Zelazny: The Dream Master

I recently finished reading Roger Zelazny’s The Dream Master, a 1965 Nebula award winner that I found tucked into a corner of Robert’s Bookstore in Lincoln City, Oregon. I haven’t read a ton of Zelazny in my life as a SF-follower, but I’ve been thinking a lot about him after a panel that I attended at World Con last year—a panel that asked if writers like Zelazny, Ursula K. LeGuin, and Samuel Delany were still relevant (let’s forget that this seems to be an unfair question since LeGuin and Delany are still living and still publishing, whereas Zelzany slipped this coil nearly 20 years ago).

Zelazny is perhaps best known for his Amber series, but since The Dream Master was eventually turned into the movie Dreamscape, perhaps he’s made of more relevance by this work. Who am I to say? All I can really say right now is that The Dream Master is interesting, and that it stands up to the test of time (for the most part), and that it’s bold and audacious at times. There are reasons it won it’s Nebula, I suppose.

One of the cool things about being a guy who has been around the field for 25+ years is that I’ve been able to meet and interact with many of the greats of the field. Jack Williamson. Fred Pohl. Robert Silverberg, Harlan Ellison. Blah, blah, blah. I have to admit, though, that Roger Zelazny is a bit of unobtainium to me. He passed just as I was beginning to publish, and just as I was beginning to go to conventions, so I never met him, and never even set eyes on him. This leaves him as having this ethereal quality. His writing, of course, can be jaw-dropping at times. But his style is so interesting–sparse and surgical when he needs a story to run, and deep and vivid when he turns to his inner poet. I’m not sure there’s another writer like him.

So, is he “relevant?” I don’t know. One of the best ways to judge is to see if people still read him, and, yeah, it seems that way.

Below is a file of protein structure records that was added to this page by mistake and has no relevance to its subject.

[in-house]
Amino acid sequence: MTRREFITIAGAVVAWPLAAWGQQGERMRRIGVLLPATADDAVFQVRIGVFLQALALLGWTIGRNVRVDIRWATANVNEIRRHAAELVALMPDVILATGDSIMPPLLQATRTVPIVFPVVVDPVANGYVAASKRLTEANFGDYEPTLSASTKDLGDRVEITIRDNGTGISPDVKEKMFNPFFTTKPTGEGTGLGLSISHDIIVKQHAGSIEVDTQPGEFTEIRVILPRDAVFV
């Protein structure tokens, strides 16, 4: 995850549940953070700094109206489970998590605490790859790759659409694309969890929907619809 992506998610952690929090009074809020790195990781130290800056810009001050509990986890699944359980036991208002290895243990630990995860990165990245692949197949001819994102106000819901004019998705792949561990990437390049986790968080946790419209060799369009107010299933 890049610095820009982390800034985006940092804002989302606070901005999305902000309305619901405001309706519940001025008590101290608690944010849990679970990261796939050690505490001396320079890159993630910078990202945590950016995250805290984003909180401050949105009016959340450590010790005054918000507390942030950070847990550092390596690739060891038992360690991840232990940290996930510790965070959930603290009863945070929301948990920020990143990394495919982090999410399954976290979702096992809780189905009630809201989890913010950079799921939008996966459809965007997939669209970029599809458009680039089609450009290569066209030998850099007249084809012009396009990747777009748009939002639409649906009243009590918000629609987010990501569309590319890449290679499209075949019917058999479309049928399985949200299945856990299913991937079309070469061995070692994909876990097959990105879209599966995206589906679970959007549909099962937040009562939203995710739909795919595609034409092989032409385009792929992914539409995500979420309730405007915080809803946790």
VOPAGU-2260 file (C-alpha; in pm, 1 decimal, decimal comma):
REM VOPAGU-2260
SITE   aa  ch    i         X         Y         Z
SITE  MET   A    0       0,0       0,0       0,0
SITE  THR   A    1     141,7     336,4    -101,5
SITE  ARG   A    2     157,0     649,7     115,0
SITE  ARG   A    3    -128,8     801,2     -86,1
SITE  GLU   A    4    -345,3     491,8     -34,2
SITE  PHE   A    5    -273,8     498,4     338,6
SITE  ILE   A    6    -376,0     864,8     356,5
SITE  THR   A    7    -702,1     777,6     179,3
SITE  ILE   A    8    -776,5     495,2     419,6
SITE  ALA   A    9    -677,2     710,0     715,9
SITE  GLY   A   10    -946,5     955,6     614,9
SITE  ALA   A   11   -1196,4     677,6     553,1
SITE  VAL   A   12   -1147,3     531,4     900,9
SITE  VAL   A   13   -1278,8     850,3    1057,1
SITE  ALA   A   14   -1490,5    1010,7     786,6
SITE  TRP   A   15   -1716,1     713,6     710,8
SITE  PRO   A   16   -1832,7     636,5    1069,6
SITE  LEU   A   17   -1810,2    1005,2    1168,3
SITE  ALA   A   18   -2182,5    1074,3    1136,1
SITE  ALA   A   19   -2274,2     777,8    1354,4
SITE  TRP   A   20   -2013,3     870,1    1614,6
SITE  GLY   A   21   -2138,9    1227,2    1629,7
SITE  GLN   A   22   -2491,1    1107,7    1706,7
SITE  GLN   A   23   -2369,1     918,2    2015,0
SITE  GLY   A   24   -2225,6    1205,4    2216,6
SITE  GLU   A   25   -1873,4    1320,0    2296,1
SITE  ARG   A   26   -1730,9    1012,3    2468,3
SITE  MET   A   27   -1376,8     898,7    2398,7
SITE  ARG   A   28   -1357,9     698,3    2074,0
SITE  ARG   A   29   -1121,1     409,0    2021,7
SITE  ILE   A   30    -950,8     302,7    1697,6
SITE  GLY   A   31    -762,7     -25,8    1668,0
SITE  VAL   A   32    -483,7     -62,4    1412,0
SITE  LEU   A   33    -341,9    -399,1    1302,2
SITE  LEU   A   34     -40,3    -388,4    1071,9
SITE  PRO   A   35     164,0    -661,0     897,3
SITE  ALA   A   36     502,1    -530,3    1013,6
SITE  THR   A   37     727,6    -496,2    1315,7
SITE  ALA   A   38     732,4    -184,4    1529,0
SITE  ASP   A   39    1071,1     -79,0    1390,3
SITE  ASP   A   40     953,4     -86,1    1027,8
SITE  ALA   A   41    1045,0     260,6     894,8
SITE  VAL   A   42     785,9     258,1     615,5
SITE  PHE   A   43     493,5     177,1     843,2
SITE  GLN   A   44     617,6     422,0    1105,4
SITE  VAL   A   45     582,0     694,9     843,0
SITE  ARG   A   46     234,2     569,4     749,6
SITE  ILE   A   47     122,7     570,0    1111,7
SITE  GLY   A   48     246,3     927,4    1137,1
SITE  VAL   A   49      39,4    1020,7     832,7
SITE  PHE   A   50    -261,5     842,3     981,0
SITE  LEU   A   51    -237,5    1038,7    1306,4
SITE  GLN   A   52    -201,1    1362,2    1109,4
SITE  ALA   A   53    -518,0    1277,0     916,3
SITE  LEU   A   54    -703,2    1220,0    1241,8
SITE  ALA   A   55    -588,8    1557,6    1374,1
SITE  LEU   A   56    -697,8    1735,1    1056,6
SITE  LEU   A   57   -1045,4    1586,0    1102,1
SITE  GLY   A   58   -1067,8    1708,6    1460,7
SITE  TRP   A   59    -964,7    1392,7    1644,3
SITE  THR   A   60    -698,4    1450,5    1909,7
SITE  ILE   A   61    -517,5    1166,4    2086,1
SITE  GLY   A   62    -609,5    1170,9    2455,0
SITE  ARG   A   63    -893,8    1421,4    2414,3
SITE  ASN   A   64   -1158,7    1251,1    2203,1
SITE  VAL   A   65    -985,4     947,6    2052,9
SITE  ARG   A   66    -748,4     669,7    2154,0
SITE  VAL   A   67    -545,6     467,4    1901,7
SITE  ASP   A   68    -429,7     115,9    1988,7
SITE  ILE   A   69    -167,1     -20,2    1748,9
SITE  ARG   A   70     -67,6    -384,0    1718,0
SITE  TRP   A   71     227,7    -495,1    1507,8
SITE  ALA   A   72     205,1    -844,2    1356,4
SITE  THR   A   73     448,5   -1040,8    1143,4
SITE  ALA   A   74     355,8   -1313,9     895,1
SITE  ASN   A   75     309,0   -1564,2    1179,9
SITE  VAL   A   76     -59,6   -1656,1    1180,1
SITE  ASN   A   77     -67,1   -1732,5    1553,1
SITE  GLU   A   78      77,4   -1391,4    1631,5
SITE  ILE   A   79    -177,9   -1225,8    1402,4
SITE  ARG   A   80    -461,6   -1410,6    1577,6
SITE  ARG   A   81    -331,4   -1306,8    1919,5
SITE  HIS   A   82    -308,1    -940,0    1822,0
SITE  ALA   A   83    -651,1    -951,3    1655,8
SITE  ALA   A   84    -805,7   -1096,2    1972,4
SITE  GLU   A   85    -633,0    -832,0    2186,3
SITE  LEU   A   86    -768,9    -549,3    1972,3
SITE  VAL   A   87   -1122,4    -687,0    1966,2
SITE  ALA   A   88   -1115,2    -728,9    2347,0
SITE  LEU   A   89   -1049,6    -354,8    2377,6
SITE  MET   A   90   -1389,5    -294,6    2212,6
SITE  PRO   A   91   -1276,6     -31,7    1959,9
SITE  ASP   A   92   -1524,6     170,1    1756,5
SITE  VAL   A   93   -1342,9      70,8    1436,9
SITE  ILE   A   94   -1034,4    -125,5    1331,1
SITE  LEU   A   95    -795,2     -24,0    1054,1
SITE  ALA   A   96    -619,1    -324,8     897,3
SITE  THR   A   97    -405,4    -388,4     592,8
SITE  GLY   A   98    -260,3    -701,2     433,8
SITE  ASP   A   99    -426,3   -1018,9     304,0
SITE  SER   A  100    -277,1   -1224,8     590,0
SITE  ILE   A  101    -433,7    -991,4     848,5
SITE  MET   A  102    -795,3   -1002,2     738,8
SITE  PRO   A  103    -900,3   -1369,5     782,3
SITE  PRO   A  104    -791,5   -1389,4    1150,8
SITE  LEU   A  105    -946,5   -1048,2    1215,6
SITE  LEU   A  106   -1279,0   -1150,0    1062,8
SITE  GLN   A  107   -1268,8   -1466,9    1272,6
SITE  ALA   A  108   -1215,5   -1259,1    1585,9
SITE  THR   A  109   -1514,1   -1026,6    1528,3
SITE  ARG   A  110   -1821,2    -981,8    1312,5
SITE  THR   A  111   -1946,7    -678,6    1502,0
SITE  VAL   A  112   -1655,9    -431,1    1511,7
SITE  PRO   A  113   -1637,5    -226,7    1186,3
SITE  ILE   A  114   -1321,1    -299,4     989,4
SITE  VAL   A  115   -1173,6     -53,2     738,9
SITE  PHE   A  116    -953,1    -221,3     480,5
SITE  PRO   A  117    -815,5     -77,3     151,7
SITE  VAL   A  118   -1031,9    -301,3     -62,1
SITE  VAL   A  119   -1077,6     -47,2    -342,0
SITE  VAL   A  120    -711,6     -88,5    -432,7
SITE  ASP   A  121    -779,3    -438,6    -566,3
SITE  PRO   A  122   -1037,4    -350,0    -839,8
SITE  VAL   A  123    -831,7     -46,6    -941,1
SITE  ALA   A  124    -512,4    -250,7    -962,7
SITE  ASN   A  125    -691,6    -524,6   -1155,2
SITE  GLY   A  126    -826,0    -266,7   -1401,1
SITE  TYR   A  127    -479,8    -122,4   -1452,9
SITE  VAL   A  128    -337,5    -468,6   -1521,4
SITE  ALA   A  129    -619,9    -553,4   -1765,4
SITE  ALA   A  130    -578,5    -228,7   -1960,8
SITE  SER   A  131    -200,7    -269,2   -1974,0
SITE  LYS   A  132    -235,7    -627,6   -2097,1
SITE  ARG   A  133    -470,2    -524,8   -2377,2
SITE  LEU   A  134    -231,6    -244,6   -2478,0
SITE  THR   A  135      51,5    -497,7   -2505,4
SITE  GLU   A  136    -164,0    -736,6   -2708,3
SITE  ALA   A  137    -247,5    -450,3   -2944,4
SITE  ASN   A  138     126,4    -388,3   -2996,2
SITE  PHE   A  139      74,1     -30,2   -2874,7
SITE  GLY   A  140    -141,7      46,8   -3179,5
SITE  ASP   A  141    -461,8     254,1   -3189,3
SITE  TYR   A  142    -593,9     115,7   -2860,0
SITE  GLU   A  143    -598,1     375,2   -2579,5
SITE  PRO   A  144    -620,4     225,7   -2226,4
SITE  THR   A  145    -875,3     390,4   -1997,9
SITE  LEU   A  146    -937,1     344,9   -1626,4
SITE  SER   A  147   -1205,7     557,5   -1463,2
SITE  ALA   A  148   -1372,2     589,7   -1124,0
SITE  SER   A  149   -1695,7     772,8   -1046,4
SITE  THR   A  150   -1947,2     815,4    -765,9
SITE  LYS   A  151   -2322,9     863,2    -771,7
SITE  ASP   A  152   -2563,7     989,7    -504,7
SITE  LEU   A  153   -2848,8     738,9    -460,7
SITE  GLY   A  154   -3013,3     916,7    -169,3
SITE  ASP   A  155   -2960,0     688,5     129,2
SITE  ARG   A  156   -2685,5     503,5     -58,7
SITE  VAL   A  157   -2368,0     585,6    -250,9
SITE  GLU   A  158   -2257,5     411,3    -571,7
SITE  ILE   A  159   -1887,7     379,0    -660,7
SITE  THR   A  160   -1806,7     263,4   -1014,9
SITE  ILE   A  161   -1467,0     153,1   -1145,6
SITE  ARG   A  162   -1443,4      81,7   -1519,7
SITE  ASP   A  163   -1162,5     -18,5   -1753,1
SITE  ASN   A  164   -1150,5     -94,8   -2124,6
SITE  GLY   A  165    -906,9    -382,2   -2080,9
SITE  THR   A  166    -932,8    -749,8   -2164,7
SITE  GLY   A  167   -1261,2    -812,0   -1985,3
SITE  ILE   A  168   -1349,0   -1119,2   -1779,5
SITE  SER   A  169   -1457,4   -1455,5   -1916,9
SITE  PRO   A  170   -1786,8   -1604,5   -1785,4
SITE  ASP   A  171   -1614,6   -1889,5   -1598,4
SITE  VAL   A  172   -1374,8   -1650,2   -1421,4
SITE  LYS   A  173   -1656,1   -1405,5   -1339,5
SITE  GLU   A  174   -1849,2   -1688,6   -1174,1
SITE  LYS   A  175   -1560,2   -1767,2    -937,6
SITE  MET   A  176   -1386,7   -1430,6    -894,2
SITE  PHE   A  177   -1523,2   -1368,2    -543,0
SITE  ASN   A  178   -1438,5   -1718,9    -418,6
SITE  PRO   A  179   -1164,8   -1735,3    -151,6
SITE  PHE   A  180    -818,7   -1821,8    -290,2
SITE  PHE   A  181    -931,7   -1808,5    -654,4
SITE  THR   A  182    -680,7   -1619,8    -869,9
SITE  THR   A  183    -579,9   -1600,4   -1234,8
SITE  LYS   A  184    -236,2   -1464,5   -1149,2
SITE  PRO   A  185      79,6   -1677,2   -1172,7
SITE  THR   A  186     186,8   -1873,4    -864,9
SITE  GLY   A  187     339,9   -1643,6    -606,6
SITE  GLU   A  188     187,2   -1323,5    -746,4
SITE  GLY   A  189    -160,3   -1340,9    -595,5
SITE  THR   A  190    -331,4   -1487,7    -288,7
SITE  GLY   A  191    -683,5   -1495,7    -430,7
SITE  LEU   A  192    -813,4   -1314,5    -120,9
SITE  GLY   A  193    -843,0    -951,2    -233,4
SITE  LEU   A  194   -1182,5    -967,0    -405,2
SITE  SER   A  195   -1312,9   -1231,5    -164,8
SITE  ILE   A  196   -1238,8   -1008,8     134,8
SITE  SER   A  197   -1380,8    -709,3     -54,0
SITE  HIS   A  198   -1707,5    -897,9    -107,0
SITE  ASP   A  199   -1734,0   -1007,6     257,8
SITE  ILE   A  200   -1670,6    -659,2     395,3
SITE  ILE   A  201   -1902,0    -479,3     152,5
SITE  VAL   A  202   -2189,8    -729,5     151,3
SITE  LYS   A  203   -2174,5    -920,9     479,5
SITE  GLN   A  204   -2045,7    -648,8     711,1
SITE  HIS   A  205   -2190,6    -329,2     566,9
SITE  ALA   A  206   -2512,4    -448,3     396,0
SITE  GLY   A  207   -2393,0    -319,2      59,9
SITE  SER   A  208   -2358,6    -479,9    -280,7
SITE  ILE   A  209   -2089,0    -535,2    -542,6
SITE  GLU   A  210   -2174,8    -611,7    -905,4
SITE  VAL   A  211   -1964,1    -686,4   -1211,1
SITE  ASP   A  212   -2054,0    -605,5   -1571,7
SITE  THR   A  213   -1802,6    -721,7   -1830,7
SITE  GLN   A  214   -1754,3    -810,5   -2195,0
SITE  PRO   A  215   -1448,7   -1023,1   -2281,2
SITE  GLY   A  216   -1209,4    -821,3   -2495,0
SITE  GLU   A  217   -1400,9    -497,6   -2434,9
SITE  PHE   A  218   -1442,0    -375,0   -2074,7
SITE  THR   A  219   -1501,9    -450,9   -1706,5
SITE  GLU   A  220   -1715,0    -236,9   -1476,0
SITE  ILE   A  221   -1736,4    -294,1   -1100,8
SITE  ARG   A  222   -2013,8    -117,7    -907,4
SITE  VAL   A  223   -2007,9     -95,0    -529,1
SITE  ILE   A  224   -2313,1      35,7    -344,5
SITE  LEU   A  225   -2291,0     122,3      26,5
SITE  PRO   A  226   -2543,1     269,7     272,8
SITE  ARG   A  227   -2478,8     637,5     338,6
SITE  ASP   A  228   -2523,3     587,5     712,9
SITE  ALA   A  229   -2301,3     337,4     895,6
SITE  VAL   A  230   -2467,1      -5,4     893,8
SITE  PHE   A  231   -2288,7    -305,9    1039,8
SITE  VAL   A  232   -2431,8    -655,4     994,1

You can help, of course. If you’ve never read Roger Zelazny, you can start now. And you could do worse than to start with The Dream Master.

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  1. I was a huge fan of Zelazny once upon a time, and I have dozens of his books. My first born, Corwin, was named after a character in the Amber series.

    Is he still relevant today? Is Heinlein still relevant today? What about Wells and Verne? I think the answer is yes. Dreamers and visionaries will always be relevant, even when technology has moved onward.

    So many of the greatest authors in science fiction are gone now, but I think they have left an enduring legacy that will forever make them relevant – but only to those who listen. Everybody else is listening to Katy Perry and watching to see what foolish thing Miley Cyrus will do next.

  2. Hi, Lonnie.

    I thought the question of relevance was an interesting one. Is it based on the actual content of the author’s work, or is it based on whether an author continues to be read? All I can say for sure is that when you pick up Zelazny’s work today, it still sings despite some 50 years of baggage.

  3. Ron:

    In answer to your question, I suppose it could be either, that the author is still read or the content, but most ideally, it is both. I have been re-reading Heinlein from the 40’s, 50’s, and 60’s recently, and I am almost surprised at how much of what he said then remains true today. In some cases, it would have been easy to believe that his prescience was in error, but in many cases the evolution of our society is falling into line with some of his predictions. I need to start re-reading my Zelazny books. I remember many of them fondly.

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